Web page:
14. Neglecting the ceiling
Don't forget the ceiling, this can be a valuable space in any room if you are looking to add an interior design element with a difference. For many interior designers, the ceiling has become the fifth wall, a space that offers prime decorating space – an uninterrupted canvas to embolden the room below.
Ceiling paint colour ideas are becoming more creative and accepting of an alternative to stark white. There's even an unexpected wallpaper trend taking over ceilings according to Kerry McKenzie, co-founder, of wallpaper designers Brand McKenzie.
"While ceilings were traditionally ignored in favour of the walls, homeowners are now appreciating the impact that wallpapering a ceiling can have on a space," says It creates an immersive look that adds a touch of character to any room, making it feel cosier or more playful, depending on the print you choose. Keep in mind that some patterns only work vertically, so geometric patterns are often a good option as they work in any direction."
15. Remodelling mistakes
There are a surprising number of home improvements that don't add value and therefore it can sometimes be a mistake to remodel if your intention is to recoup some of the money back.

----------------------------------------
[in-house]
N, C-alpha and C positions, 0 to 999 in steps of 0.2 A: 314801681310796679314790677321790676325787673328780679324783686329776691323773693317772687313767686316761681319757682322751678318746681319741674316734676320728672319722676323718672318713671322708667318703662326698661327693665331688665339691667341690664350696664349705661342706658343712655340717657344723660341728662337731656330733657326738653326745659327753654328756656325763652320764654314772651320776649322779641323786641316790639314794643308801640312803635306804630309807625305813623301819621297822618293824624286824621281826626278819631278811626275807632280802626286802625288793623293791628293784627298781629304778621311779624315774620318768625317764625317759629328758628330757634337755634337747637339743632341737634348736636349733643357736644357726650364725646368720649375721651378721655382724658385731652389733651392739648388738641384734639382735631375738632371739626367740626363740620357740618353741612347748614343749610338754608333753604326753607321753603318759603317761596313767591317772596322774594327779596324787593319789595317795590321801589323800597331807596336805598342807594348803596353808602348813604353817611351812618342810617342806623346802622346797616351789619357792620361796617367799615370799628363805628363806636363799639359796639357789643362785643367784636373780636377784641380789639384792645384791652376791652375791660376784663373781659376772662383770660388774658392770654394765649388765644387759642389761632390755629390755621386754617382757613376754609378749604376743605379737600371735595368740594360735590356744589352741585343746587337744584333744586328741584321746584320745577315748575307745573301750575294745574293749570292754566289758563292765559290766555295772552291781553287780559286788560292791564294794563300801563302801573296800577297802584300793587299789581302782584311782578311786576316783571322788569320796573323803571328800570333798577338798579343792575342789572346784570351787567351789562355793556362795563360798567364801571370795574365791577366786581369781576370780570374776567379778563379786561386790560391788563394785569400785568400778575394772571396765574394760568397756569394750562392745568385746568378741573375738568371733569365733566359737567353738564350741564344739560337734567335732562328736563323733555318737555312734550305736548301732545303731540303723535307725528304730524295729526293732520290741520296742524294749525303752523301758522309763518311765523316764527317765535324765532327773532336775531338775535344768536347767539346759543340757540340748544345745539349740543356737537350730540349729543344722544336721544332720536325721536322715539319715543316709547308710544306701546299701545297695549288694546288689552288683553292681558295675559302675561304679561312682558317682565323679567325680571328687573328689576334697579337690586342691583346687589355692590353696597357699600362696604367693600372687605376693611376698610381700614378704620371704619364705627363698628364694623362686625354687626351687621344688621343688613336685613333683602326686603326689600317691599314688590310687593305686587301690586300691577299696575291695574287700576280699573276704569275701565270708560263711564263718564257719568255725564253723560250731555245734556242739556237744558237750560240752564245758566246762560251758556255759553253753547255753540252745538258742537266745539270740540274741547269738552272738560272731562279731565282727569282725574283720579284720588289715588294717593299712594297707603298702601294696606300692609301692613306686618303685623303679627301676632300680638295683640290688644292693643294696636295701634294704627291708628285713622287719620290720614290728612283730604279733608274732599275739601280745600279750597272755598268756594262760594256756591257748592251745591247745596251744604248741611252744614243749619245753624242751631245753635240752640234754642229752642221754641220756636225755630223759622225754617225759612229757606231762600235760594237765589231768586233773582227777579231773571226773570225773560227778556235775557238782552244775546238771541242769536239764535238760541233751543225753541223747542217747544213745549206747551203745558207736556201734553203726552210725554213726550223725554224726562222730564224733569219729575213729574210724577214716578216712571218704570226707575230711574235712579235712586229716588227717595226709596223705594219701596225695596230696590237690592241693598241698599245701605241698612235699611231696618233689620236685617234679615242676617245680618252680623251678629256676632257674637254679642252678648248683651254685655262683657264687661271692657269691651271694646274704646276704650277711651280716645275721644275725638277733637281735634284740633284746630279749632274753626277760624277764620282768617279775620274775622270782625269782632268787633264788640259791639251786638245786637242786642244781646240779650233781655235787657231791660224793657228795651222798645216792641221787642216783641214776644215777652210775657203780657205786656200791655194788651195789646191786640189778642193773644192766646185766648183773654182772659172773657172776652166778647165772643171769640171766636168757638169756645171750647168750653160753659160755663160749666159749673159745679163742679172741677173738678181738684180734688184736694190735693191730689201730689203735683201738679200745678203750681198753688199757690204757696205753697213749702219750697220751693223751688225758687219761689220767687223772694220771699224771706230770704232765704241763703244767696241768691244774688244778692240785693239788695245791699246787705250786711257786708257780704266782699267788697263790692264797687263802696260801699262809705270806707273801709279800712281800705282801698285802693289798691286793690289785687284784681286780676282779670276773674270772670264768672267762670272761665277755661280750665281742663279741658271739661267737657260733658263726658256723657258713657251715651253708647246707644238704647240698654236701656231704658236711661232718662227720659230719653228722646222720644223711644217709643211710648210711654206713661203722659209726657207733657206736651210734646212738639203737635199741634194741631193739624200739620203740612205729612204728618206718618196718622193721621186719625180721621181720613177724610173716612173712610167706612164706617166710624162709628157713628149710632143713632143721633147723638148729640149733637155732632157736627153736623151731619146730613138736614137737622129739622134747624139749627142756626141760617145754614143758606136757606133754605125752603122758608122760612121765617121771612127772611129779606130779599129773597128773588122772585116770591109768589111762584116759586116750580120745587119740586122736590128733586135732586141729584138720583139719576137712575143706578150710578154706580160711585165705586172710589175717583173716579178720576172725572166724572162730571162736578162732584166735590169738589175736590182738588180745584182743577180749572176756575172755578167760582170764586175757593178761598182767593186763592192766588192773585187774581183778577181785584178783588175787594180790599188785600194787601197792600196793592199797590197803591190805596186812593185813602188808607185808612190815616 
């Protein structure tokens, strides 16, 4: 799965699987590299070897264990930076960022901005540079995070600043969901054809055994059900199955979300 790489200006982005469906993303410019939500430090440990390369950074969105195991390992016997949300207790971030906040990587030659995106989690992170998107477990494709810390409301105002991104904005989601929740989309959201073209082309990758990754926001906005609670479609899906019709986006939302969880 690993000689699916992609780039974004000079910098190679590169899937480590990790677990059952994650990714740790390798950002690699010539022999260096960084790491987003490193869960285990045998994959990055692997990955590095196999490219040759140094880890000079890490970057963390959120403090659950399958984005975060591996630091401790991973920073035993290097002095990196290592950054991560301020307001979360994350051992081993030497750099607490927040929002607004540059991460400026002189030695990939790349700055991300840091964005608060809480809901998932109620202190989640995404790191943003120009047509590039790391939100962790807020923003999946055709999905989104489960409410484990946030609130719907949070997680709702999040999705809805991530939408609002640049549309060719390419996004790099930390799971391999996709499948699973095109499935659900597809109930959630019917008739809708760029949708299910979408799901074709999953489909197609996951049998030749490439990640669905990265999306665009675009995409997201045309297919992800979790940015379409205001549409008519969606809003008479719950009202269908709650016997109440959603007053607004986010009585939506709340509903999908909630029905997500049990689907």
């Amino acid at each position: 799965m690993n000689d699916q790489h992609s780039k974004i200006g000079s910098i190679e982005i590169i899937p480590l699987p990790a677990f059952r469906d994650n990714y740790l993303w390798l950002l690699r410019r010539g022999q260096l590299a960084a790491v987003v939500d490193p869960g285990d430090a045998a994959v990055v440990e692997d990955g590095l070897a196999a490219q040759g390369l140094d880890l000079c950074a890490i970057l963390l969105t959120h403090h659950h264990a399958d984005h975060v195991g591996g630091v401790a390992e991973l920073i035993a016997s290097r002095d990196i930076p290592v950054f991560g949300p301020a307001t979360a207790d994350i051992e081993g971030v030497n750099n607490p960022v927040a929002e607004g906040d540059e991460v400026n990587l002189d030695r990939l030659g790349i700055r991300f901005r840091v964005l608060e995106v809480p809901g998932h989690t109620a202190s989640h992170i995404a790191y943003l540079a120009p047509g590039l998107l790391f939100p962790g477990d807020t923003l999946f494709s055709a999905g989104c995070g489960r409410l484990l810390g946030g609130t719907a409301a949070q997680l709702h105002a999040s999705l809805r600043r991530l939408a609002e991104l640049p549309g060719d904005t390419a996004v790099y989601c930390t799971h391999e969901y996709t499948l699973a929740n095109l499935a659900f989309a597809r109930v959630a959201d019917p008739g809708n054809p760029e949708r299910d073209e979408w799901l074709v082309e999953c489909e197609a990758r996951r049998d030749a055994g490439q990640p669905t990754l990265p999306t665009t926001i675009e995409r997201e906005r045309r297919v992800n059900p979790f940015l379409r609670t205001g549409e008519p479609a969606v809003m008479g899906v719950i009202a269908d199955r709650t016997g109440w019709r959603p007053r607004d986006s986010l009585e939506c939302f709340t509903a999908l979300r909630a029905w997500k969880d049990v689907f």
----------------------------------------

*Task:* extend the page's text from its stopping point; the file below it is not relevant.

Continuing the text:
Whether building an extension or simply remodelling a kitchen or bathroom it's important to remember that while you may see it as an opportunity to change your home for the better, others might not see it as a valuable improvement. Because it can be challenging to see a good return on investment once you start remodelling your home, any alterations need to be well considered.
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Tamara is a highly experienced homes and interiors journalist, with a career spanning 20 years. Now the Lifestyle Editor of womanandhome.com, she has spent the last 17 years working with the style teams at Country Homes & Interiors and Ideal Home, and it’s with these award-winning interiors teams that she gained a wealth of knowledge and honed her skills and passion for shopping, styling and writing about every aspect of lifestyle and interiors.
With a keen eye for the latest interior trends, there's not a lot she doesn't know about home decor – whether it’s what colour we should be painting our living rooms next season, or if the latest 'must-have' buys are actually worth investing in.
A true homes and interiors expert, Tamara has served as an ambassador for leading interior brands on multiple occasions, including appearing on Matalan’s The Show and presenting at top interior trends events such as the Autumn Fair and Spring Fair.